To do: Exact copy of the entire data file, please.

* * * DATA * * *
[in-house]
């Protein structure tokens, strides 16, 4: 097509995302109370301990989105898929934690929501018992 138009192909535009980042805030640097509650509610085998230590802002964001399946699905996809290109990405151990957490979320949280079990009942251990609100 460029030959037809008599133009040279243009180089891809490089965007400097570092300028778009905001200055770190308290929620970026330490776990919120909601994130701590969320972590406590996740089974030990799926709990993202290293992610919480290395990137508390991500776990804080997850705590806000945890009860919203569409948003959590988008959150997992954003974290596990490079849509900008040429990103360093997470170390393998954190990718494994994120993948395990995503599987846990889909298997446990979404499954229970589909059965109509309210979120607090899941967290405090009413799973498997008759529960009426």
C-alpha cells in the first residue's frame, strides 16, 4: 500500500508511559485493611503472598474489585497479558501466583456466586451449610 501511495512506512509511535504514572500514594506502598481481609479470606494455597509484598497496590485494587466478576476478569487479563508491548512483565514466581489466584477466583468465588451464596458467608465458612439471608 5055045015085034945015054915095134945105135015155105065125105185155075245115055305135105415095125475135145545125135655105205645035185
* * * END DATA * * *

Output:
[in-house]
């Protein structure tokens, strides 16, 4: 097509995302109370301990989105898929934690929501018992 138009192909535009980042805030640097509650509610085998230590802002964001399946699905996809290109990405151990957490979320949280079990009942251990609100 460029030959037809008599133009040279243009180089891809490089965007400097570092300028778009905001200055770190308290929620970026330490776990919120909601994130701590969320972590406590996740089974030990799926709990993202290293992610919480290395990137508390991500776990804080997850705590806000945890009860919203569409948003959590988008959150997992954003974290596990490079849509900008040429990103360093997470170390393998954190990718494994994120993948395990995503599987846990889909298997446990979404499954229970589909059965109509309210979120607090899941967290405090009413799973498997008759529960009426």
C-alpha cells in the first residue's frame, strides 16, 4: 500500500508511559485493611503472598474489585497479558501466583456466586451449610 501511495512506512509511535504514572500514594506502598481481609479470606494455597509484598497496590485494587466478576476478569487479563508491548512483565514466581489466584477466583468465588451464596458467608465458612439471608 5055045015085034945015054915095134945105135015155105065125105185155075245115055305135105415095125475135145545125135655105205645035185